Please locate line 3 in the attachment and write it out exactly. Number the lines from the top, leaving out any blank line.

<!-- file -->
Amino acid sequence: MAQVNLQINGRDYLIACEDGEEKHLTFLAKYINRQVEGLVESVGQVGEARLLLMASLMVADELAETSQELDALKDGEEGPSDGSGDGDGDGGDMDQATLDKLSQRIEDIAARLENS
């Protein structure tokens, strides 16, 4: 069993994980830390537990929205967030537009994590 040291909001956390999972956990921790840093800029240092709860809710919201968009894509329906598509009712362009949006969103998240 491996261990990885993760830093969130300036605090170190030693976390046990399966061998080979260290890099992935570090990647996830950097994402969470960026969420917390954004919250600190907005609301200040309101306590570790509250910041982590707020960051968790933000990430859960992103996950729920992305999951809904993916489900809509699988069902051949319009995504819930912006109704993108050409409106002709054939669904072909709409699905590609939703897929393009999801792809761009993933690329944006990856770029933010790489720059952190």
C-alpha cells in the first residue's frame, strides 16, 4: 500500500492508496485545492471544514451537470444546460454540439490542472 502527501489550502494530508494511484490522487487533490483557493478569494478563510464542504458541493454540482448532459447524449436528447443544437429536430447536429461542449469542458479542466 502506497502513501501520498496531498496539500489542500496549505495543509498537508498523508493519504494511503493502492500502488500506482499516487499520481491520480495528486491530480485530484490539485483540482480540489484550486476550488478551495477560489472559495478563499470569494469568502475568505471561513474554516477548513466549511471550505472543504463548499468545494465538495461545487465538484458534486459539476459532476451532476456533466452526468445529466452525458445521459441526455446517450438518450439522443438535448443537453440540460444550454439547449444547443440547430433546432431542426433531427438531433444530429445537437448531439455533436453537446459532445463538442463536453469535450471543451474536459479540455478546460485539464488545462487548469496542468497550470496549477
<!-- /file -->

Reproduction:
C-alpha cells in the first residue's frame, strides 16, 4: 500500500492508496485545492471544514451537470444546460454540439490542472 502527501489550502494530508494511484490522487487533490483557493478569494478563510464542504458541493454540482448532459447524449436528447443544437429536430447536429461542449469542458479542466 502506497502513501501520498496531498496539500489542500496549505495543509498537508498523508493519504494511503493502492500502488500506482499516487499520481491520480495528486491530480485530484490539485483540482480540489484550486476550488478551495477560489472559495478563499470569494469568502475568505471561513474554516477548513466549511471550505472543504463548499468545494465538495461545487465538484458534486459539476459532476451532476456533466452526468445529466452525458445521459441526455446517450438518450439522443438535448443537453440540460444550454439547449444547443440547430433546432431542426433531427438531433444530429445537437448531439455533436453537446459532445463538442463536453469535450471543451474536459479540455478546460485539464488545462487548469496542468497550470496549477